Gaby Contardo (Flatiron) and I got in some research time at the end of the day today, visualizing data from SDSS-IV APOGEE data on stars on the upper red-giant branch. The question we are trying to ask is: Are there spectral differences between the stars that are going up the red-giant branch and stars that are going down? The problem we face is that we don't have a good training set. Is there some way we can find this, but unsupervised? I have an intuition that we can. Right now we are visualizing the data in photometric space, spectroscopic-parameter space, and PCA-amplitude space (where the PCA was performed on the spectral data).
I took a week of vacation this past week. My only research was a bit of thinking and writing in my project code-named Chemical Tangents.
As my loyal reader knows, I have four separate projects with Bonaca, Feeney, Casey, and Bedell to forward-model asteroseismic modes, with Bonaca concentrating on ground-based data, Feeney on principled Bayes, Casey on ESA Gaia, and Bedell on removing the modes as nuisances when we want to find planets. Today Bedell and I discussed where we are at, and came up with some things to try. In Sun-like stars, the modes have days-ish coherence times (apparently) and the modes have minutes-ish periods. So there are different regimes as your exposure cadence ranges from minutes to days to weeks. We have some qualitative predictions, and we are trying to make quantitative results that will influence survey design in the near future (especially for Terra Hunting Experiment and NASA NEID).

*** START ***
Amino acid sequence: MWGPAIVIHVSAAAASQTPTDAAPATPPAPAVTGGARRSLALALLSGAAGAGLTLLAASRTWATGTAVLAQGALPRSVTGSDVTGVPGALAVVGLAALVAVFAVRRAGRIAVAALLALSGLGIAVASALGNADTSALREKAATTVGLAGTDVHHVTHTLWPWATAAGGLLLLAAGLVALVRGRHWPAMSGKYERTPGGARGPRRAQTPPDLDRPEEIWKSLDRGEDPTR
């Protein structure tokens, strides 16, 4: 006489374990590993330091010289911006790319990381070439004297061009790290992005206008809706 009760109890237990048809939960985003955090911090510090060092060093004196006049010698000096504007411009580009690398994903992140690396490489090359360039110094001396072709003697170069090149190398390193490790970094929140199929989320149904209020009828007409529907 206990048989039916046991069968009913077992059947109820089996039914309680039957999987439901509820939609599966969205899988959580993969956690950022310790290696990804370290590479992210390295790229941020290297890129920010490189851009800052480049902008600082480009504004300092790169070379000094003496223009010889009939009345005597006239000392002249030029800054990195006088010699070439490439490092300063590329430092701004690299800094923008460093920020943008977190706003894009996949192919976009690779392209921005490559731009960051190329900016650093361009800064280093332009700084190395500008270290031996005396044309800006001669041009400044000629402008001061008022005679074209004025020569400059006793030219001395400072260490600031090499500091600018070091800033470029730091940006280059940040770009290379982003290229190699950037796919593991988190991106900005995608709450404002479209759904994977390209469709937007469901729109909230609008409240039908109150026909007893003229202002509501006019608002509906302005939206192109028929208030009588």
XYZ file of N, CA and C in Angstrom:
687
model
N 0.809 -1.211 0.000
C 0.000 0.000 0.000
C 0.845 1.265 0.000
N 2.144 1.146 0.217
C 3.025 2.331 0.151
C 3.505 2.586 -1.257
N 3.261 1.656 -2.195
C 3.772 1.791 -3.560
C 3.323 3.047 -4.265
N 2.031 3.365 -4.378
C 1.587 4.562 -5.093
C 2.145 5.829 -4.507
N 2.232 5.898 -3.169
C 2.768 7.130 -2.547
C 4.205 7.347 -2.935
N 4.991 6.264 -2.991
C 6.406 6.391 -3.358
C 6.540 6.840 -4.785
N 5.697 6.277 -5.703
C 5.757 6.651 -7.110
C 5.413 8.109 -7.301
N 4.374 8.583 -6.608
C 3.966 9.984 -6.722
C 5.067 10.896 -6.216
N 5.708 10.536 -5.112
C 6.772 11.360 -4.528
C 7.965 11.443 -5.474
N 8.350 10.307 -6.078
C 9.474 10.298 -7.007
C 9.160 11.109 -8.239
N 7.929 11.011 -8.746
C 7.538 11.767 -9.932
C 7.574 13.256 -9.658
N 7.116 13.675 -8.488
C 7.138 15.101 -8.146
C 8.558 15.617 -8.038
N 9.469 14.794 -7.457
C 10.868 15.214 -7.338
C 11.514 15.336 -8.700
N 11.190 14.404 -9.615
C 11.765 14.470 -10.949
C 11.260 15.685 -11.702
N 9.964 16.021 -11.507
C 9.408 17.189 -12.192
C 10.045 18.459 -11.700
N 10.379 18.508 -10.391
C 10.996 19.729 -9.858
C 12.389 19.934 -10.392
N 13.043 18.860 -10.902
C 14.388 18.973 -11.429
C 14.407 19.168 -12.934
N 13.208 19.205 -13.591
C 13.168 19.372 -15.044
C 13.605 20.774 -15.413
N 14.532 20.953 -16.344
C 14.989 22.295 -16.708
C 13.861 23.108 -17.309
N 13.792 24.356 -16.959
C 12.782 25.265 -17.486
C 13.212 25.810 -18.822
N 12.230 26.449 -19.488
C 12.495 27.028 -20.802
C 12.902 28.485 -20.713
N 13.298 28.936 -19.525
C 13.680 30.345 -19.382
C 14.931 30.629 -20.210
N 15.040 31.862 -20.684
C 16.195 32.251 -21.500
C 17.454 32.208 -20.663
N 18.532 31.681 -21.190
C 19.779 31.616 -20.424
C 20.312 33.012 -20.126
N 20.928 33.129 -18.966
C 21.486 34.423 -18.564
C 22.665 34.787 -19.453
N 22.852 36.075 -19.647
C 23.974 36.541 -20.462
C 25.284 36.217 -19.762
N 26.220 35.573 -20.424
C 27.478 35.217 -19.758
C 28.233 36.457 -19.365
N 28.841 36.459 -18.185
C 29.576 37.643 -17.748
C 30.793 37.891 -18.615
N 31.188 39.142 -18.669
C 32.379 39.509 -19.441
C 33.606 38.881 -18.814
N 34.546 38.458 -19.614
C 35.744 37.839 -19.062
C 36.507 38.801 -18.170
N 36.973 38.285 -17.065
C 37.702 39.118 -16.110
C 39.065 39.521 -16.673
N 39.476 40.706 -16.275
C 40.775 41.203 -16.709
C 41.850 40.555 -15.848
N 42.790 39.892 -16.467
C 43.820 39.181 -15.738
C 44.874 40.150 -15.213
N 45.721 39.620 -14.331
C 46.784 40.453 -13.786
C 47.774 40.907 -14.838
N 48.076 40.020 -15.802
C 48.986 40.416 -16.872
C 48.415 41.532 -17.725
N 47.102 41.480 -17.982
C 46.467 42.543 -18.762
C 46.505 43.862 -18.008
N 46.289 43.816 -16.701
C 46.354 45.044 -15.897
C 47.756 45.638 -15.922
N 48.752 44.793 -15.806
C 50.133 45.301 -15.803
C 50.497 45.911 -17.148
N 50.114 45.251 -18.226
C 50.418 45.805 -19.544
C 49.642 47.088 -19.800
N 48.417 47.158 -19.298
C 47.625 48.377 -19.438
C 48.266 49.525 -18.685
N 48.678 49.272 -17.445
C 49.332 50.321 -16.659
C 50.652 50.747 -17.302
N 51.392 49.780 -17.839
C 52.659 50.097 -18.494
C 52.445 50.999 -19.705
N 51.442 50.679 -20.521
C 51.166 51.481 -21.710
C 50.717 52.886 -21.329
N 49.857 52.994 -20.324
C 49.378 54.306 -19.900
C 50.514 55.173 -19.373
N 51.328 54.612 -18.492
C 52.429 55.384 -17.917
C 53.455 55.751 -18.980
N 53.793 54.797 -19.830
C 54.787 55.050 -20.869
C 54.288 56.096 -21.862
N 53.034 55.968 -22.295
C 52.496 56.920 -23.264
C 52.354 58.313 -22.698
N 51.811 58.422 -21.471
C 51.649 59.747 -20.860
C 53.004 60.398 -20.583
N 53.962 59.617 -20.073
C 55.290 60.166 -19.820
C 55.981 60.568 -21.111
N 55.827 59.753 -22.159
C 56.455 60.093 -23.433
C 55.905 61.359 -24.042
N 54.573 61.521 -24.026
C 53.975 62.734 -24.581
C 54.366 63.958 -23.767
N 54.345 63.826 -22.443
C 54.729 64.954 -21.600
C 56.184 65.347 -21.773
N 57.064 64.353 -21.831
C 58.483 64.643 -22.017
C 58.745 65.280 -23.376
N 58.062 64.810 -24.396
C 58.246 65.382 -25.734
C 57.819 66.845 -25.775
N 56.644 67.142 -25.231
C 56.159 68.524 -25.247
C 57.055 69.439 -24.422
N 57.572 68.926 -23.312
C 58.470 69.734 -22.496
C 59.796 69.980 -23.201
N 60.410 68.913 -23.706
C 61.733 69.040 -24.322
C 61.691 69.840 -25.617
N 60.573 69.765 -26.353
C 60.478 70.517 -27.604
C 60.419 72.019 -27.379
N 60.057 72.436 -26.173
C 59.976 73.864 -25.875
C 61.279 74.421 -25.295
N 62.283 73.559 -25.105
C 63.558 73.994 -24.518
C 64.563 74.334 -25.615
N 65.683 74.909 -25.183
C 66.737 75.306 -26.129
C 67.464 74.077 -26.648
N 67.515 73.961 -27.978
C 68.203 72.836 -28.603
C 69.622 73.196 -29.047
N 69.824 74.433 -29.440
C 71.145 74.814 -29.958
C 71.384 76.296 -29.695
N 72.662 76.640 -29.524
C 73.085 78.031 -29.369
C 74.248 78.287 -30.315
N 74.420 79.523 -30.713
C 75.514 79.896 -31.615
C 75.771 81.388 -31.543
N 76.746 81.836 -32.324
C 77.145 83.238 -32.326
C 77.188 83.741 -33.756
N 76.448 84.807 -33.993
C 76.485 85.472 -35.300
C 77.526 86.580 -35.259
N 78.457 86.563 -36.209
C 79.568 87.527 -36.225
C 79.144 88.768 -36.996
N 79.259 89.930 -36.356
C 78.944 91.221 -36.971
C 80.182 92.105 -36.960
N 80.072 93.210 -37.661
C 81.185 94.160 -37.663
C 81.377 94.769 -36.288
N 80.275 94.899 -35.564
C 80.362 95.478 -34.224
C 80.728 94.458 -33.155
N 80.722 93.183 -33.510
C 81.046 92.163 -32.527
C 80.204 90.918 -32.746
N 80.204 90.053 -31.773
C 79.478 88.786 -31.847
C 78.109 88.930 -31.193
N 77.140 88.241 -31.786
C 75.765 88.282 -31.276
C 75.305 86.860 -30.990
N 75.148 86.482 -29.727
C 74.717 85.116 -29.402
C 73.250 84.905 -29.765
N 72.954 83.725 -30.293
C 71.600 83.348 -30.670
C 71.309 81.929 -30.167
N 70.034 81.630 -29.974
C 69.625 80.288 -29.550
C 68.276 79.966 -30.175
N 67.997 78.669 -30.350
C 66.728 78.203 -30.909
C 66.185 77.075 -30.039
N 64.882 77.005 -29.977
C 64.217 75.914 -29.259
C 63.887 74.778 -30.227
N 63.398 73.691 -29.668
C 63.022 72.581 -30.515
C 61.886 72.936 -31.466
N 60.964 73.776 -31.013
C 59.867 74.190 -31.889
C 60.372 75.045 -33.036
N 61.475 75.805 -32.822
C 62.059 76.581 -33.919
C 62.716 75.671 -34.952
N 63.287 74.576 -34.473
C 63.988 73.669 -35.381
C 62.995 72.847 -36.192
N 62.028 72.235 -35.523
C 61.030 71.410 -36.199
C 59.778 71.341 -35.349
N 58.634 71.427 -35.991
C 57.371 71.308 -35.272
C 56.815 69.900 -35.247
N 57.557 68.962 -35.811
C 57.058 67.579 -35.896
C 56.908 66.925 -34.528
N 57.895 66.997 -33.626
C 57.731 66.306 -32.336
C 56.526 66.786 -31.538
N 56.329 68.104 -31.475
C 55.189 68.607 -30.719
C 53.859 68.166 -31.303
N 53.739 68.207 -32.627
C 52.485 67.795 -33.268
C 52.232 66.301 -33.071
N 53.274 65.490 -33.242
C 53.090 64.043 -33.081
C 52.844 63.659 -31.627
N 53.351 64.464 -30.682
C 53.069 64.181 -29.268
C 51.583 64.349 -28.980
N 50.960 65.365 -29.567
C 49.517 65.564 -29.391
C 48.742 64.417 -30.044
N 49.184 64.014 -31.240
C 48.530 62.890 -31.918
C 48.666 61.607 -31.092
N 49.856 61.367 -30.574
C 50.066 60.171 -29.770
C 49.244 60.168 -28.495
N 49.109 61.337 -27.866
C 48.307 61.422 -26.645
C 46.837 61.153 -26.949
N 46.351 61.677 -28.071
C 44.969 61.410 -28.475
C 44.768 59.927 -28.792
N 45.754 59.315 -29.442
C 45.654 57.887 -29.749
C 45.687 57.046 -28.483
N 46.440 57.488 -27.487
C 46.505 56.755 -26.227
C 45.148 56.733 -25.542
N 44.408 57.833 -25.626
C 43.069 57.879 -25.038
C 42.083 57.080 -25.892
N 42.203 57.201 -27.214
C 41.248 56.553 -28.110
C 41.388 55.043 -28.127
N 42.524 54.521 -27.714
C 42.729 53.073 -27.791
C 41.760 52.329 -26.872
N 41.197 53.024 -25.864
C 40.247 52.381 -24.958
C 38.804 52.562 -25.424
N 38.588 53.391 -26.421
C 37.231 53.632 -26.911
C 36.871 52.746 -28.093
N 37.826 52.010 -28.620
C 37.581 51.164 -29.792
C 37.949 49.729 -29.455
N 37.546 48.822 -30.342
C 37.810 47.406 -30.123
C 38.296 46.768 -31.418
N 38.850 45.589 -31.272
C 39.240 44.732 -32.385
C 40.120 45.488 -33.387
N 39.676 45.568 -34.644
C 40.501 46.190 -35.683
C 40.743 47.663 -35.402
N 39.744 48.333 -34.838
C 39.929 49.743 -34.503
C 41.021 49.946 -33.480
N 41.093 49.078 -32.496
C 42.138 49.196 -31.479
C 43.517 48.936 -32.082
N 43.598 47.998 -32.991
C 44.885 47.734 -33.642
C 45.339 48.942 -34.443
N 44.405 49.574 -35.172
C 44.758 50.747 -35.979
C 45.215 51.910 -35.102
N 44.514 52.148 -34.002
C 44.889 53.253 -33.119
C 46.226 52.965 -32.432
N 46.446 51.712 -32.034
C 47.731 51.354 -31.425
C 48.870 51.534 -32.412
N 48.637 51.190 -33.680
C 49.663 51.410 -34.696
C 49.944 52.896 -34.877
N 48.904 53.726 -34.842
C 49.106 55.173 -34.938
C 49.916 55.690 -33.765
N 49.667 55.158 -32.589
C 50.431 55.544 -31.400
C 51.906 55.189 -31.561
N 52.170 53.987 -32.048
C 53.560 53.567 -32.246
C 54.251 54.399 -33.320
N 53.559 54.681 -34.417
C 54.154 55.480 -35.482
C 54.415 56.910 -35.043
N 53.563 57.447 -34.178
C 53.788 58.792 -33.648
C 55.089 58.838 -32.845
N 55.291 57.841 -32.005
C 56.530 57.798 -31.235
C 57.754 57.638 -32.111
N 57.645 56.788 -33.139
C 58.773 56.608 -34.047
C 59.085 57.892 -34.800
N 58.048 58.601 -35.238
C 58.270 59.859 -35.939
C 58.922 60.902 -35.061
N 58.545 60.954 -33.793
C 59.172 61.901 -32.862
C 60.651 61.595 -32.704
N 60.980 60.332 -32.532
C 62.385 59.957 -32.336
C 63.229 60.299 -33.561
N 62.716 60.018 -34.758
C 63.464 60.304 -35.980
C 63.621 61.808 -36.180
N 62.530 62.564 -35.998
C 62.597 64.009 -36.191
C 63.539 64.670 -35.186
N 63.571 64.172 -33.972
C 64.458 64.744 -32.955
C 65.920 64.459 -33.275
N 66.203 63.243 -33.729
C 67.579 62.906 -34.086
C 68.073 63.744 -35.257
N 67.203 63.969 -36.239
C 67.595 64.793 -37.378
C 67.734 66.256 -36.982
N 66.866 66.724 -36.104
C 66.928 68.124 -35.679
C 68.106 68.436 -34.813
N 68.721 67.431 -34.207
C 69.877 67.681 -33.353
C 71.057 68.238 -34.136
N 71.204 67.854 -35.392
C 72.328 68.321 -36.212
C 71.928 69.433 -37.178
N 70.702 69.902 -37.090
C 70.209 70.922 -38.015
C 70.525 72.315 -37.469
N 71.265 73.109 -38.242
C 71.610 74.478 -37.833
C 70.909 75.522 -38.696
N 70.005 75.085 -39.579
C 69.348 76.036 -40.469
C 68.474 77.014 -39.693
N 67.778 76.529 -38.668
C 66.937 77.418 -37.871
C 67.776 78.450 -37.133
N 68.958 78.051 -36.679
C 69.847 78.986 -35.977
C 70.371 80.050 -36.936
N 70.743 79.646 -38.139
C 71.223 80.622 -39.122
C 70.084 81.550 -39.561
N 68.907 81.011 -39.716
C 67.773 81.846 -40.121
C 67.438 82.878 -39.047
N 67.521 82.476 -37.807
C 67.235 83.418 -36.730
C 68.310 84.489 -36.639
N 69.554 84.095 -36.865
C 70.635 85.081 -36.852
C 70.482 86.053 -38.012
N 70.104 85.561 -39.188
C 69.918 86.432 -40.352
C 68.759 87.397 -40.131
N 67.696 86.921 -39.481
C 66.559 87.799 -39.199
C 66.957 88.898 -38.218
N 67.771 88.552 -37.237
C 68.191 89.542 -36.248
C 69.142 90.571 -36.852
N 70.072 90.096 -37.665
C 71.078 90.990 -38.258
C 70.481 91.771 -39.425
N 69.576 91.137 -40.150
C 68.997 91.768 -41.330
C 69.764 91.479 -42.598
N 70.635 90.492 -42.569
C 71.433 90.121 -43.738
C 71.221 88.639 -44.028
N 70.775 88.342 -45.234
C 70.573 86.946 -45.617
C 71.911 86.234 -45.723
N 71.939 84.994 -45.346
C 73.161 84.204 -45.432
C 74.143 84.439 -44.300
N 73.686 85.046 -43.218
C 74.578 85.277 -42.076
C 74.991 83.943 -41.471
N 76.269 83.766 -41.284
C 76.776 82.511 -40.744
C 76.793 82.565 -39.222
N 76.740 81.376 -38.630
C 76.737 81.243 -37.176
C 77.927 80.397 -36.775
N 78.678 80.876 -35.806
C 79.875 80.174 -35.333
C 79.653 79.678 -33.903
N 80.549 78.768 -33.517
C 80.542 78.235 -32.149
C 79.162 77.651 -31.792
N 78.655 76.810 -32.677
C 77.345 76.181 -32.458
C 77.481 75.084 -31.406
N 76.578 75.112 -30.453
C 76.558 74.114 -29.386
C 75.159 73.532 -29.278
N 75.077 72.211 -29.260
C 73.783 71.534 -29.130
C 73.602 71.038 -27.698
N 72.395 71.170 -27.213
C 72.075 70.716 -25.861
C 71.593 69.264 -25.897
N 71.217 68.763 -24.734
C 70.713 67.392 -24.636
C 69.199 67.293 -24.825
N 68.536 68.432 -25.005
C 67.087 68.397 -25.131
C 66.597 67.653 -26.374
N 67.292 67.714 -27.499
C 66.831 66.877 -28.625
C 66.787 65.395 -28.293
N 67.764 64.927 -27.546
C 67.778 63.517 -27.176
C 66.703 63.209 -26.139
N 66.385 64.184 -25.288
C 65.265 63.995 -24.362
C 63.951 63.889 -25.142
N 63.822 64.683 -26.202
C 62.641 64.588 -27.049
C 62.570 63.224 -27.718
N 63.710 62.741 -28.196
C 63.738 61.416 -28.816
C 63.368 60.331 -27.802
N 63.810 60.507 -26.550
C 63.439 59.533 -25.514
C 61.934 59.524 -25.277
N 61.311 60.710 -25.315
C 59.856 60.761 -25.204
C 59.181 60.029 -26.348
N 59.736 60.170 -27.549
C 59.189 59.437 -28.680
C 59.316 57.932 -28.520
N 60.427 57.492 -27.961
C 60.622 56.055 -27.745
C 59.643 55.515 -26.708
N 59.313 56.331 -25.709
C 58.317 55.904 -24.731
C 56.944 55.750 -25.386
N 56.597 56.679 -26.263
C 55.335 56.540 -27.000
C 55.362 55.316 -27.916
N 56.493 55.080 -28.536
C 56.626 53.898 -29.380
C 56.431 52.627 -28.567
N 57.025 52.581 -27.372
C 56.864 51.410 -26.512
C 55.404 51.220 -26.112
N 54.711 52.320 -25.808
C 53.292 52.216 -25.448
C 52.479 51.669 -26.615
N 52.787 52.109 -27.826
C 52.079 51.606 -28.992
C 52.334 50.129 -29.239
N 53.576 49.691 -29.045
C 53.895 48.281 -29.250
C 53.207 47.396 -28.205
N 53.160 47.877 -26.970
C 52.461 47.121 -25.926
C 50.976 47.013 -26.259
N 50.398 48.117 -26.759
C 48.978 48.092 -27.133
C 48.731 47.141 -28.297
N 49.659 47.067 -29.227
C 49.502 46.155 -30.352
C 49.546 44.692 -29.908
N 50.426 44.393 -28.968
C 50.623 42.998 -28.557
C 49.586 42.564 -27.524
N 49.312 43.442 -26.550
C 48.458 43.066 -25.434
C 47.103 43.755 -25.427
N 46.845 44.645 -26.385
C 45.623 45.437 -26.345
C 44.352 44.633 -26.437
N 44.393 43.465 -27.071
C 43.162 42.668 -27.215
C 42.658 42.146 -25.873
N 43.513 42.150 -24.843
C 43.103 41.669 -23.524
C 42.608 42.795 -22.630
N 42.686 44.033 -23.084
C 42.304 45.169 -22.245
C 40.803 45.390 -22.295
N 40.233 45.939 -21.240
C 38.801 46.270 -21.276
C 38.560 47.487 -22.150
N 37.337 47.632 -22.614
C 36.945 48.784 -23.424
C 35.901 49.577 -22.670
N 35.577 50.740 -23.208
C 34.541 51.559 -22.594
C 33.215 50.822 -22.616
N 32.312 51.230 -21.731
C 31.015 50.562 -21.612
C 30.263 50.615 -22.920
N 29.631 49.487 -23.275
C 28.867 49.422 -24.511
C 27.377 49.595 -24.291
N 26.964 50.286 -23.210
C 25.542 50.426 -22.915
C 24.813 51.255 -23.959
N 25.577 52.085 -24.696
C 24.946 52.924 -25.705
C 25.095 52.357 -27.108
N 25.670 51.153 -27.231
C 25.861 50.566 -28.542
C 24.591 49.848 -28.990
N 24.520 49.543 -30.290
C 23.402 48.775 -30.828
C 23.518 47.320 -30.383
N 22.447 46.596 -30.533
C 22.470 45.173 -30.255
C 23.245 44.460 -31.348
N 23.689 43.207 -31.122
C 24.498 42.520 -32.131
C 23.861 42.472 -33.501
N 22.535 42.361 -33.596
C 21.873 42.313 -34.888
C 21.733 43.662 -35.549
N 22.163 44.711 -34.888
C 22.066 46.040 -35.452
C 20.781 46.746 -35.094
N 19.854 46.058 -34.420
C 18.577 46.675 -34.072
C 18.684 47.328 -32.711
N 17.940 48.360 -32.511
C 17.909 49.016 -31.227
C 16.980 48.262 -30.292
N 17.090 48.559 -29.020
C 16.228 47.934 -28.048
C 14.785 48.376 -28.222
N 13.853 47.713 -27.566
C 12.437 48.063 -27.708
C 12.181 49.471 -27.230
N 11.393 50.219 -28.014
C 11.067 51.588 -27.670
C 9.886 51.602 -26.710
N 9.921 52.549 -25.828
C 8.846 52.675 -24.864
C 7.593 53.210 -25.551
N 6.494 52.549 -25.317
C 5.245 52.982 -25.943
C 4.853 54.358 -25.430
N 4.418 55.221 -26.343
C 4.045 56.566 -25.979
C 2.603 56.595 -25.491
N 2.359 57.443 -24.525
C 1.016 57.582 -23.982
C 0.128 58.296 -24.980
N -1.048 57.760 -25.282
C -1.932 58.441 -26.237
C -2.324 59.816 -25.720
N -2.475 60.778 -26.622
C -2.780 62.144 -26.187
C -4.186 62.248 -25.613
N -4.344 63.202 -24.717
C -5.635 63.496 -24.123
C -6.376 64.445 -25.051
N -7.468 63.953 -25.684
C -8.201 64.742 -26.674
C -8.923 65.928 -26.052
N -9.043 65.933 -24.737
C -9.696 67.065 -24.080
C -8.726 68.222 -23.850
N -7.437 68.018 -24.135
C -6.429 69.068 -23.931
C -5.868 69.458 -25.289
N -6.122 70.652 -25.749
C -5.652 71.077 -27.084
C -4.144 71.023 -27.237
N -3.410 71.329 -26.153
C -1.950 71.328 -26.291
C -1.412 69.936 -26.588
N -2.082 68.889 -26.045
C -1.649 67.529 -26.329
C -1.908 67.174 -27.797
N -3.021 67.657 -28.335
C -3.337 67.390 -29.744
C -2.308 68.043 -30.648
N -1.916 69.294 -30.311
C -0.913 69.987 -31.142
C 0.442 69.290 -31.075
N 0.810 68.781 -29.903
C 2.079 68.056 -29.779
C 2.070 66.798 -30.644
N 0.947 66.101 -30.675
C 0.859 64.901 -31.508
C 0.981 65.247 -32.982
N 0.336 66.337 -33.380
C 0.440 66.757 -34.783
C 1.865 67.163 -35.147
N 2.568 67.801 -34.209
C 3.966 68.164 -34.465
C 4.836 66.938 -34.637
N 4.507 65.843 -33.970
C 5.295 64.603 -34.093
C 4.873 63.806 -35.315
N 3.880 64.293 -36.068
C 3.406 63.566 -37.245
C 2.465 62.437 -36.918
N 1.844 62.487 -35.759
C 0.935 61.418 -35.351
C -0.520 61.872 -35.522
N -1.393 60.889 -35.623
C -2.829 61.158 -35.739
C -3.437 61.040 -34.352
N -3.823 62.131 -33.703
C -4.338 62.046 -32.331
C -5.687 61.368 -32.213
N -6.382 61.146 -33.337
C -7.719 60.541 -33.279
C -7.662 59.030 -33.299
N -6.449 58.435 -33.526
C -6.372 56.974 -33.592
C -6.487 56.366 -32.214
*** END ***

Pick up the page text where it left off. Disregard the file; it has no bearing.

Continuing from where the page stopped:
One funny thing about quasi-periodic (as in: finite coherence-time) oscillation processes is that they can be generated as a subset of Gaussian Processes, if you have good kernel machinery. We do! Another funny thing is that a GP can fit anything it is asked to fit! It literally has infinity free parameters (yes, literally). But the more appropriate kernels will do better (we hope) at predicting held-out data.
It was great to talk to Winston Harris (MTSU) about his results today running The Joker on exoplanet extreme-precision radial-velocity data. Instead of using The Joker to rejection-sample a huge prior sampling of models, he used it just to importance sample or weight each prior sample with the likelihood. In the highly-informative-data regime, rejection sampling only leaves samples in the dominant posterior mode. But importance samplings can be visualized to show all the other modes. His visualization confirms something we (Price-Whelan, Foreman-Mackey, and I) have been saying for years: When you have very informative time-domain data, you don't get a uni-modal likelihood (or posterior): You just get a likelihood (or posterior) with one very dominant mode. Locally, and at very low likelihood, all those other modes still exist. Period-finding is always an extremely non-convex problem.